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On a crisp winter afternoon in the heart of a national capital, a contingent of soldiers marches through an honor guard down the steps of a public building, bearing several large wooden cases. The servicemen—those carrying the cases are all men, while the honor guard lining the steps is made up entirely of servicewomen—load these crates onto an armored personnel carrier, and a parade steps off down the city’s main street, led by the marching bands of all the military branches. After about a mile, they halt in front of another building, and their precious cargo is carried inside under the protection of four guards wielding machine guns. Two days later, the nation’s president and chief justice watch as the cases are opened and their contents ceremoniously placed in a shrine of marble and brass so as to permit viewing by an awed public. Every precaution has been taken to protect the contents: with the nation at war, a conbict that threatens to expand to worldwide dimensions, the treasured objects are placed in a bombproof and scientiacally controlled environment. Every night they will be lowered automatically into a secure shelter deep underground. In the great columned hall, the president delivers a patriotic address. “We are engaged here today in a symbolic act,” he says, acclaiming the objects of attention and “enshrining [them] for future ages.” What are those objects? The bodies of heroes from the past? The national gold reserves ? No, they are six brown and wrinkled sheets of parchment, one of them virtually illegible, bearing the borid script of a previous century and a number of signatures , many of them also unreadable.1 Now picture a second scene, far more chaotic, but in its way no less solemn. Unruly crowds have been gathering nightly in the streets of another national capital. The government, once the absolute master of its people, is crumbling but desperate to hold onto power. The tide of popular will has turned against it, however, and, with the signal that a potent foreign ally will no longer sustain the local repressors with invading tanks, the populace is stirred to new courage. Their anger comes to focus on two particular objects. The arst is a massive wall of concrete and barbed wire, built to keep the city’s inhabitants in and the desire for freedom out, after too many citizens had sought escape across the border; eventually the people will dance deaantly on the wall, hammer it down, and take home fragments as grisly souvenirs. The second target of hatred is an unlikely one: a drab oface building in another part of the city. After a few nights of chanting outside, the crowd anally surges into the building, driving the guards away and breaking up the furniture. They make arst for the banal tools of tyranny: plain metal aling cabinets, alled with paper of unassuming appearance . Impulsively, the invaders pull open the drawers, scatter the ales on the boor, and stomp on them or grind them under foot, feeling the emotional satisfaction of abusing these instruments of their former abusers. Very few of the ales are destroyed, however, as the leaders of the crowd move quickly to prevent the burning or shredding of these documents. Indeed, there is evidence that the government agency that had kept the ales had already begun to destroy some of them, fearing that they would be turned against it if the spreading revolution were successful; the movement’s leaders put an immediate stop to this, envisioning a time when the agents of oppression might be brought to justice. Even in the midst 43 ⟮⟮⟮⟮⟮⟮⟮⟮⟮⟮⟮⟮⟮⟮⟮⟮⟮⟮⟮⟮⟮⟮⟮⟮⟮⟮⟮⟮⟮⟮⟮ Between Veneration and Loathing Loving and Hating Documents James M. O’Toole ⟯⟯⟯⟯⟯⟯⟯⟯⟯⟯⟯⟯⟯⟯⟯⟯⟯⟯⟯⟯⟯⟯⟯⟯⟯⟯⟯⟯⟯⟯⟯ of this revolution (a relatively bloodless one), there was great concern for apparently ordinary pieces of paper.2 This second incident is perhaps the more recognizable , since it was carried out before the world only a little over a decade ago. It occurred in Berlin during the revolution of 1989–90, as the German Democratic Republic —such an ironic name!—was collapsing. In addition to its attack on the hated Berlin Wall, the most powerful and, in its day, effective artifact of modern tyranny, the democratic movement targeted the headquarters of the East German secret police, the Stasi, which had for years been compiling minutely detailed surveillance ales on citizens and foreign visitors alike. Intended originally to gather speciac evidence that could be used against individuals , the Stasi’s system of record keeping...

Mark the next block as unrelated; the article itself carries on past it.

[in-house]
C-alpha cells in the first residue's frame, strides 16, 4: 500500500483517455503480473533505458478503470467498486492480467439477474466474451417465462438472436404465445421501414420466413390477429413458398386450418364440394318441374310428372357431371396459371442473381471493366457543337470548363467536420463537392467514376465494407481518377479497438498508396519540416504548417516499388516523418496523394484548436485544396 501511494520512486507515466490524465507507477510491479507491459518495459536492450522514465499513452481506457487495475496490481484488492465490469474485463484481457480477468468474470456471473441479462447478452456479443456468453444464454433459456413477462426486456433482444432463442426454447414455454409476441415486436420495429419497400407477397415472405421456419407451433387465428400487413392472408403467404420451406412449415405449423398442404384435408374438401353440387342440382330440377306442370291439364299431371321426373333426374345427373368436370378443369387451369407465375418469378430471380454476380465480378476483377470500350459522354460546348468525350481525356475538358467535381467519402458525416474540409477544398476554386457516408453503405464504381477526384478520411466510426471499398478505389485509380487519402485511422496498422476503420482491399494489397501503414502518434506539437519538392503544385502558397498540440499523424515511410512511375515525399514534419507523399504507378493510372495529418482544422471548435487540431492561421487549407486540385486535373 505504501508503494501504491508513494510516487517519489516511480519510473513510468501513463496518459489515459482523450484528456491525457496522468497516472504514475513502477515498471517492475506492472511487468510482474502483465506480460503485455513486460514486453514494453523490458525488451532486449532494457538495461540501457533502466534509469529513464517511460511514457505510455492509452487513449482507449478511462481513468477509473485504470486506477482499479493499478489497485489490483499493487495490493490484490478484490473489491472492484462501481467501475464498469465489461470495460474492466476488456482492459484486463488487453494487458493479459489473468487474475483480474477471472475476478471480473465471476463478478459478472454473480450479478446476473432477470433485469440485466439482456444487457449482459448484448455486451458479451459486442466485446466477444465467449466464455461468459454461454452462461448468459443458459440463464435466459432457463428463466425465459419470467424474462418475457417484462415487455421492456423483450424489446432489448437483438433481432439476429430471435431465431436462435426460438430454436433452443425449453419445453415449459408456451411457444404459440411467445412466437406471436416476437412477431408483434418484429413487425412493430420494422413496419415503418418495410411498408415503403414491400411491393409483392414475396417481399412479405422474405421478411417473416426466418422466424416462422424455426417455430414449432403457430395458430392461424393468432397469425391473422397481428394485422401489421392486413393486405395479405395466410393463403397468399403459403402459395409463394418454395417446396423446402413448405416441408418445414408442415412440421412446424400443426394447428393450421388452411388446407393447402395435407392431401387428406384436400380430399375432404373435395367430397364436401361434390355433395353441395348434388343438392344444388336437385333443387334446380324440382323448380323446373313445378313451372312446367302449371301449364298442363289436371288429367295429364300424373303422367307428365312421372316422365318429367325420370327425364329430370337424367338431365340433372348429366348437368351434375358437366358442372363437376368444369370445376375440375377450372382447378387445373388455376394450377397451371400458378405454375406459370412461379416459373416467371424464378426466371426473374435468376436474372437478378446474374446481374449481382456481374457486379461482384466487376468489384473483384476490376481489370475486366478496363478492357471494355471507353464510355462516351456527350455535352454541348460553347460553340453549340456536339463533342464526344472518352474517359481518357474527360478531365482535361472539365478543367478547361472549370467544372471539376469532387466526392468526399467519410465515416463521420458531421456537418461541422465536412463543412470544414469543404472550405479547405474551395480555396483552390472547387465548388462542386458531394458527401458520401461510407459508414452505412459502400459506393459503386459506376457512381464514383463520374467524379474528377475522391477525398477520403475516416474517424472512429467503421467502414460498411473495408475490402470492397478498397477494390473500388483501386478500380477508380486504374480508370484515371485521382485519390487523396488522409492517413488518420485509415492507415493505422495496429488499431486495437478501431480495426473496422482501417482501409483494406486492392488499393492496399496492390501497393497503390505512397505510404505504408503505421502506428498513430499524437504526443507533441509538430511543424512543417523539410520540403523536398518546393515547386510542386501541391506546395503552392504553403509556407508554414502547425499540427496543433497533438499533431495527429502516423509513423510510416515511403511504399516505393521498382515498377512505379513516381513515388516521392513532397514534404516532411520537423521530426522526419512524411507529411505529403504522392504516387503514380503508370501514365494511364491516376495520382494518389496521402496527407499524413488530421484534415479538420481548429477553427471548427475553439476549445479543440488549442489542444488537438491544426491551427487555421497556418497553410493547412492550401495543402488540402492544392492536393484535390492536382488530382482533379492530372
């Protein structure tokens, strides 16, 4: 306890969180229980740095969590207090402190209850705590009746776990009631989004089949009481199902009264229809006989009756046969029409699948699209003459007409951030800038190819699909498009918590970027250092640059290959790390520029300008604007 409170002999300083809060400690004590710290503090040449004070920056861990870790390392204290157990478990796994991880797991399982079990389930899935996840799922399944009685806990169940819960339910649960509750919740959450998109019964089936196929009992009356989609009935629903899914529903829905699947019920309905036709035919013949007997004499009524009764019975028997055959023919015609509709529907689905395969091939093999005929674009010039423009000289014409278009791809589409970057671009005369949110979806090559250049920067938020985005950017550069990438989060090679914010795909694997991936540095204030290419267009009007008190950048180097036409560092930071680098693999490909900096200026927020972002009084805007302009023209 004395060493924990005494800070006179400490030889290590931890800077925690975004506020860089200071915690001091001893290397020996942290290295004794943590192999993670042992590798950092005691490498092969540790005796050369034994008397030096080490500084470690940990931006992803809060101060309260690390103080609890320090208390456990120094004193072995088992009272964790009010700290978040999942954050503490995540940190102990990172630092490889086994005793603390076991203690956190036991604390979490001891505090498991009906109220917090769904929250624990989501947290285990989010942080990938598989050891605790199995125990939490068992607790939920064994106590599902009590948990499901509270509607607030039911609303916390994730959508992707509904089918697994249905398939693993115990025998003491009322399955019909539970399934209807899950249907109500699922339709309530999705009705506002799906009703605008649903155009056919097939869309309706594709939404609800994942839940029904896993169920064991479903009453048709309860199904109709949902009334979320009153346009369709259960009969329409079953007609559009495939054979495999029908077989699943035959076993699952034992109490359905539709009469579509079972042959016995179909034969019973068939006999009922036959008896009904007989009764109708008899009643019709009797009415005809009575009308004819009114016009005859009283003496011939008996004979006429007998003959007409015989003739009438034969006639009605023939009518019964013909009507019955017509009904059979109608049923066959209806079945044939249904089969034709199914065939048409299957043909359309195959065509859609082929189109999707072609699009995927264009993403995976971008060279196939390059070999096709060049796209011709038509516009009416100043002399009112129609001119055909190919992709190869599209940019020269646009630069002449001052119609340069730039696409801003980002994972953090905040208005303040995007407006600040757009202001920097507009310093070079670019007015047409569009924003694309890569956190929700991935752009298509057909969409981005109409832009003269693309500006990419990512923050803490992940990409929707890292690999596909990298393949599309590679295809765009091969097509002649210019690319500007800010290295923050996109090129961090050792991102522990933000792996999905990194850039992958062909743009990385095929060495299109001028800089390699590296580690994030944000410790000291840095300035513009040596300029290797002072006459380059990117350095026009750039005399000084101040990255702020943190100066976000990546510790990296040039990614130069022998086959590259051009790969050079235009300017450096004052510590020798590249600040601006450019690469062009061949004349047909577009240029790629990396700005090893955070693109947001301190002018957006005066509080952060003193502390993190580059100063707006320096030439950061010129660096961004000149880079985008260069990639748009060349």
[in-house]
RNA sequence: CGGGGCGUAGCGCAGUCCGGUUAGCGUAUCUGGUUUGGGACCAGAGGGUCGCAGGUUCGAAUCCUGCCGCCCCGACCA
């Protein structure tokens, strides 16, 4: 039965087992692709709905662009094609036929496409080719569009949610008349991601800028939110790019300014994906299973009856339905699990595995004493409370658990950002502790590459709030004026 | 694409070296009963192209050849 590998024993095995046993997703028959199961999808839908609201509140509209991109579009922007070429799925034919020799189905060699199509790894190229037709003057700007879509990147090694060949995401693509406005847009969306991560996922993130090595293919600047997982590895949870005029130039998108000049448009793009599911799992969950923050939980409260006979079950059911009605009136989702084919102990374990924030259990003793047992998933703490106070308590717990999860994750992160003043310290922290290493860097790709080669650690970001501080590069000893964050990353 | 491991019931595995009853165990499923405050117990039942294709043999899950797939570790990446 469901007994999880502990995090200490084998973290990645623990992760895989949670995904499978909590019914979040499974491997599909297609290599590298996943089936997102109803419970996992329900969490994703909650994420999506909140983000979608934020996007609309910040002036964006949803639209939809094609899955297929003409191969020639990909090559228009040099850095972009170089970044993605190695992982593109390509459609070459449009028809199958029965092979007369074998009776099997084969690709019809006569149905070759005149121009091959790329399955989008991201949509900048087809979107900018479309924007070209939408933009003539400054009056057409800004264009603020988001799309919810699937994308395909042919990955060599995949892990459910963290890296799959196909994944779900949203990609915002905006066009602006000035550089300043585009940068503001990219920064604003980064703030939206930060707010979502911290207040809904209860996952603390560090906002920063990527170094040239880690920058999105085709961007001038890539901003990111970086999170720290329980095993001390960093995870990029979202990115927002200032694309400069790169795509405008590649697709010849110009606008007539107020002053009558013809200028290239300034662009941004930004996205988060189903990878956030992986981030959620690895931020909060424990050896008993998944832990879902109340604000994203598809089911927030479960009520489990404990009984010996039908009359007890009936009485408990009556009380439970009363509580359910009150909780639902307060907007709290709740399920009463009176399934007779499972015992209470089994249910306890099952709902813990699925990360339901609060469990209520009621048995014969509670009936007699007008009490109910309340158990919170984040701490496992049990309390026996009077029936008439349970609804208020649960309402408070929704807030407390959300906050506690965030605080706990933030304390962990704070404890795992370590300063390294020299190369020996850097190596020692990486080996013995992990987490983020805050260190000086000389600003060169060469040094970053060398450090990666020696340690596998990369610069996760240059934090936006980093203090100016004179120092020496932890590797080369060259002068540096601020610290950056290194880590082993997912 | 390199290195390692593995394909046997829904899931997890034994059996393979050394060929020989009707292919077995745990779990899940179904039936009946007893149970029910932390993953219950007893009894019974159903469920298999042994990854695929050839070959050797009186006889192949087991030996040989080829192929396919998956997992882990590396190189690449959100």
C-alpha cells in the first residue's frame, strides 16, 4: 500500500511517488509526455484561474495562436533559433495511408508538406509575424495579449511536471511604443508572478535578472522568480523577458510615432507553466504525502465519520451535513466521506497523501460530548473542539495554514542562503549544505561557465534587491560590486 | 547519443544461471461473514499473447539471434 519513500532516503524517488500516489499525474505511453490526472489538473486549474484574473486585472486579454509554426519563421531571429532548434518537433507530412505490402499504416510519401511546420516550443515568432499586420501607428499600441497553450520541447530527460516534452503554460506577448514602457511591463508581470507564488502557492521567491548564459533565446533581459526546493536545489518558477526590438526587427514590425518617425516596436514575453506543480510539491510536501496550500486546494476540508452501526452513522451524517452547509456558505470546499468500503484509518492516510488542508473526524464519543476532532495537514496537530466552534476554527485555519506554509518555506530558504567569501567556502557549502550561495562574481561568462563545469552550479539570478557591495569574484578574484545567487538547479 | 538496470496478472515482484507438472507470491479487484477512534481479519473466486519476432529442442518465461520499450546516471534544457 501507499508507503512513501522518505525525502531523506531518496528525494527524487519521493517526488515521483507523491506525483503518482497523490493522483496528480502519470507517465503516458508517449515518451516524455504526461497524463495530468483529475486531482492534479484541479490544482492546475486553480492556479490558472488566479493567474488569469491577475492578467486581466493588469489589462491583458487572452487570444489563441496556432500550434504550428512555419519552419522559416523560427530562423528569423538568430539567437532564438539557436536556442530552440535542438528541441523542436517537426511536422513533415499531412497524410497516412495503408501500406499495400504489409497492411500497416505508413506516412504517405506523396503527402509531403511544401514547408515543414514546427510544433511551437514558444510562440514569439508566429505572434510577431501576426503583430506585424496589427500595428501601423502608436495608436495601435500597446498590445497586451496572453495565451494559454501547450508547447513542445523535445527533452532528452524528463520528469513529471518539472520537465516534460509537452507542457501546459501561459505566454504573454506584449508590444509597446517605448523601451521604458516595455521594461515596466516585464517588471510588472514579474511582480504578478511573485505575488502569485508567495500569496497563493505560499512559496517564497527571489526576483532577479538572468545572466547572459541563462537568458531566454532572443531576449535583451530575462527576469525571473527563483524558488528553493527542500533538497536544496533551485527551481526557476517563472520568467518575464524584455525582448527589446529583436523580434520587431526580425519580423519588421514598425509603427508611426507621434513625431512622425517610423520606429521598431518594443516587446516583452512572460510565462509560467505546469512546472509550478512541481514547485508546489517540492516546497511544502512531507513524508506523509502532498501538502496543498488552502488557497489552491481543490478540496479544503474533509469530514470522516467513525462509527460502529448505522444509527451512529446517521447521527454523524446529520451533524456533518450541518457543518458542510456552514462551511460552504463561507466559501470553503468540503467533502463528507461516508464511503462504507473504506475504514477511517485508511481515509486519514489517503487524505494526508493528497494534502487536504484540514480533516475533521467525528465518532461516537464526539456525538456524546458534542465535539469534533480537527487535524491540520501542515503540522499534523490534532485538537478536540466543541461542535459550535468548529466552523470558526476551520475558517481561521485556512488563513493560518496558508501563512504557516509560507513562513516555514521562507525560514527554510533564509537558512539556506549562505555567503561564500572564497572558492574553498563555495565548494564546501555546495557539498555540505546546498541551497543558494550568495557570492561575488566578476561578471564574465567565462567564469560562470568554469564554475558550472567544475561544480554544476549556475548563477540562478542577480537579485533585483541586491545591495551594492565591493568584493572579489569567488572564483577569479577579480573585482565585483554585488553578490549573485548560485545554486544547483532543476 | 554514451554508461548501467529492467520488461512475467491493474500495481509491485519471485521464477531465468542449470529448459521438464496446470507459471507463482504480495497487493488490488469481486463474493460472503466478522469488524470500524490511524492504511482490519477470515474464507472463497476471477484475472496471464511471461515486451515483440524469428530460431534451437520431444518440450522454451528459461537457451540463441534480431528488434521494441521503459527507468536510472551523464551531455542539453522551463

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MARC Record
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